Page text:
• Screen a group of supporters, such as event attendees on an RSVP list, to identify new donors who may have high giving potential.

In both cases, the nonprofit seeks to gain a better understanding of their contributors by finding and assessing key data fields. Let’s talk about this point in more detail.

What data does prospect research target?

Nonprofit CRMs are full of data fields that compose your donors’ profiles (or those of your volunteers and board members). Some data points can be quite telling when it comes to understanding your donors.

Specifically, you’ll want to learn more about a donor’s ability and affinity for giving. That means that you need to understand how much your donors can give and their willingness to do so. Both of these factors are vital for gaining a comprehensive understanding of who your donors are.

We can break down these characteristics into specific data points.

A donor’s giving ability can be understood through:

  • Real estate ownership.
  • SEC transactions.
  • Business affiliations.
  • Political giving.

While this information could be captured in a wealth screening, it’s not enough to know how much your donors can give. It’s also important to know how invested they are in your cause, so that you can make an appropriate ask (and in the case of a new prospect, ensure that they want to give to your nonprofit in the first place!).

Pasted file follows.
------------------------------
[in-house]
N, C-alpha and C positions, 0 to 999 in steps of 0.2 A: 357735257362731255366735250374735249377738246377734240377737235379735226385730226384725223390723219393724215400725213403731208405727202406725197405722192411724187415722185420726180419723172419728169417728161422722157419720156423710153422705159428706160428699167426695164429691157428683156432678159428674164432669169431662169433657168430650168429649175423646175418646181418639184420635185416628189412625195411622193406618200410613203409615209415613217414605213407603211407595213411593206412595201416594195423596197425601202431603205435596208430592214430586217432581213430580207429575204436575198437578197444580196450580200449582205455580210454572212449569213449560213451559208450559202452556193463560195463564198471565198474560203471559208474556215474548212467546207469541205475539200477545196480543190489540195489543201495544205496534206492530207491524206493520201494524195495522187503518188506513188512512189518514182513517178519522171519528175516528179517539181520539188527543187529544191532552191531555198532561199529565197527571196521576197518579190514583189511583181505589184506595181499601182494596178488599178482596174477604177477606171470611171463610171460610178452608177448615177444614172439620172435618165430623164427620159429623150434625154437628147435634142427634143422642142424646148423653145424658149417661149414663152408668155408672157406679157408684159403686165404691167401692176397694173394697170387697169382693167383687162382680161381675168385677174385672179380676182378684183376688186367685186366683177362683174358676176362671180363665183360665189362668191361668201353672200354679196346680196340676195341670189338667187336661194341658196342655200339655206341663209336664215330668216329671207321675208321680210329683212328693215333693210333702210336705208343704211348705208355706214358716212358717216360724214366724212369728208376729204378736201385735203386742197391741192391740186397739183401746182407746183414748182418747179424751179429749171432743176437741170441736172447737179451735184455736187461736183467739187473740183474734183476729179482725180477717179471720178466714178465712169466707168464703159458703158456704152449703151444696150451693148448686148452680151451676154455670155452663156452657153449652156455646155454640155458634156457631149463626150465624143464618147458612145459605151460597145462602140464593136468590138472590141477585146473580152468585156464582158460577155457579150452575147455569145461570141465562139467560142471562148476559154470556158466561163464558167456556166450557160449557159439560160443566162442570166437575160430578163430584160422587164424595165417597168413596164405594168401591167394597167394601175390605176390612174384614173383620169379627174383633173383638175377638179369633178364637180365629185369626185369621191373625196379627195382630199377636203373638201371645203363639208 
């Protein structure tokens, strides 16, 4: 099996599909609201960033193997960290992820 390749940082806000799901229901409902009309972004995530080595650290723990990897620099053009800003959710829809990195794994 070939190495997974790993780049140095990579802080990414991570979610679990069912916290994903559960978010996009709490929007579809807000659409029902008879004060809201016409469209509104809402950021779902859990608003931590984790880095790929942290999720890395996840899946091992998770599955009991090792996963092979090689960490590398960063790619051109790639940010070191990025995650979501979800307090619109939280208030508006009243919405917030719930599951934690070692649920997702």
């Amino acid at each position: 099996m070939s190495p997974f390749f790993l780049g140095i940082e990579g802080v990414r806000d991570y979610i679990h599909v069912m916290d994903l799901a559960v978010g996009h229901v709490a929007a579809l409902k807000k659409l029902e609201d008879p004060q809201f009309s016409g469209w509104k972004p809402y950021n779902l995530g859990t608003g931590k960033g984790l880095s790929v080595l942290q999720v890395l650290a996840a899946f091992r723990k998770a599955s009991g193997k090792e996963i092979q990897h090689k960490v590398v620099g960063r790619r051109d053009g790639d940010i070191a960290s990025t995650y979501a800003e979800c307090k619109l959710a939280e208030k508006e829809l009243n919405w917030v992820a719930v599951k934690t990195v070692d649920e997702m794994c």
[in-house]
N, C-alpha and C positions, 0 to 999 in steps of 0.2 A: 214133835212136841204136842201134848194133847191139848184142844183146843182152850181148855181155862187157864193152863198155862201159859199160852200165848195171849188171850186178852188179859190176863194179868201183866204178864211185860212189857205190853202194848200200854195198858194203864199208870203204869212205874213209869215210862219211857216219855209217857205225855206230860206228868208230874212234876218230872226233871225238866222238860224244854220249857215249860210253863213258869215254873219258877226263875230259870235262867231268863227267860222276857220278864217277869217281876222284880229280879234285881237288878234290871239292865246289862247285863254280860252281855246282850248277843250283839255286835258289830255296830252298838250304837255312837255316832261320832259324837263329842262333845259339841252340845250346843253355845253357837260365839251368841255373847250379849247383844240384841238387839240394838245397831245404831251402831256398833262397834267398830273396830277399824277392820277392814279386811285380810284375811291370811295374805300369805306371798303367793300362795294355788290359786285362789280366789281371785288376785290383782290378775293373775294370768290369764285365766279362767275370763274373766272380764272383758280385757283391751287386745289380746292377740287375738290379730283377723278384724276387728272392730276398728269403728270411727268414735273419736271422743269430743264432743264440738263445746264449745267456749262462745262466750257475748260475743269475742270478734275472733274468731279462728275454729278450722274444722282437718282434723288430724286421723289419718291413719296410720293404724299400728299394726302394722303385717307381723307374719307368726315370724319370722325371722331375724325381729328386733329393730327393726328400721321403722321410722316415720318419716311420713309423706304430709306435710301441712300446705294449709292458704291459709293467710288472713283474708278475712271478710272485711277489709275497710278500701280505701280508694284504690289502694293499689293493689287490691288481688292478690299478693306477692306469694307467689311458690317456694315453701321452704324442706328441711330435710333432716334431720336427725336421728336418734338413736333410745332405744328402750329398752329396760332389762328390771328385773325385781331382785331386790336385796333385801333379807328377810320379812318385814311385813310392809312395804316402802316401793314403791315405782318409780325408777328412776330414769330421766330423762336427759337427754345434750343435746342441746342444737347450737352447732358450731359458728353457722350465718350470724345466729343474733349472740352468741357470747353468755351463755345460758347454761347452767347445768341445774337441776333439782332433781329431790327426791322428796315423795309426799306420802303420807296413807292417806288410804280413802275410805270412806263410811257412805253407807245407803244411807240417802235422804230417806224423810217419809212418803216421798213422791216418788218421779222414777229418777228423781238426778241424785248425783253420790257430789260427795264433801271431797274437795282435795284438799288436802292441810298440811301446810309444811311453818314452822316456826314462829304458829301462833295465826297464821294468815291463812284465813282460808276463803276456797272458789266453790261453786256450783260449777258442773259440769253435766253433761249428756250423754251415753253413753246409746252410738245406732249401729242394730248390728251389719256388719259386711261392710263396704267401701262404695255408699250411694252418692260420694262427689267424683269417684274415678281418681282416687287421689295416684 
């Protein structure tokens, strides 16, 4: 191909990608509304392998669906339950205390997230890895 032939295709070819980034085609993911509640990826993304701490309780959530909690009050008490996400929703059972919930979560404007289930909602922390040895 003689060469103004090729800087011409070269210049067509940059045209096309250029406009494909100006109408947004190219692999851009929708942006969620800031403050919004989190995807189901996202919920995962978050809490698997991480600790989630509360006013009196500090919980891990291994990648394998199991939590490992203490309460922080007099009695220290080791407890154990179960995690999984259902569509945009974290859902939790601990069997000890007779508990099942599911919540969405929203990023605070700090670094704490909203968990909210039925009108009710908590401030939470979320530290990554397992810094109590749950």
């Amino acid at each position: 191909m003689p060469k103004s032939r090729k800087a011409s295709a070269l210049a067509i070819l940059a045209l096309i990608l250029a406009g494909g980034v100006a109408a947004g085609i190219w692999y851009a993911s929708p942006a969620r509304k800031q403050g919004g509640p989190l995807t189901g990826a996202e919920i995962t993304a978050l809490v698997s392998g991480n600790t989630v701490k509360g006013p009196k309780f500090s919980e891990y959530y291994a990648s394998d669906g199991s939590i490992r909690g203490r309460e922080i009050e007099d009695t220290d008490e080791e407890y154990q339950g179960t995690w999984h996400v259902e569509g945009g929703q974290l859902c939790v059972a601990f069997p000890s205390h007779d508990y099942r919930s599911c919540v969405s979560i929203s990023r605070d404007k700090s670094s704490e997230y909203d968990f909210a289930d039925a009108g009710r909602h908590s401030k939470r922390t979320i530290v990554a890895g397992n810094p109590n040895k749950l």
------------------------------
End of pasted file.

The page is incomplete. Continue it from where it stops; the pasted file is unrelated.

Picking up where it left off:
That’s why it’s important to analyze a donor’s giving ability in tandem with their affinity.

A donor’s affinity for giving can be understood through:

  • Past gifts to your nonprofit.
  • Past gifts to other nonprofits.
  • Philanthropic involvement.
  • Personal interests and connections.

With this data, your nonprofit can better understand your donors’ value to your organization so that you can make targeted asks that don’t leave money on the table.

Prospect research takes the fear out of fundraising; not only will your team know who to ask, but they’ll also have a better understanding of how much to ask for. This insider information can inspire confidence in your frontline fundraisers.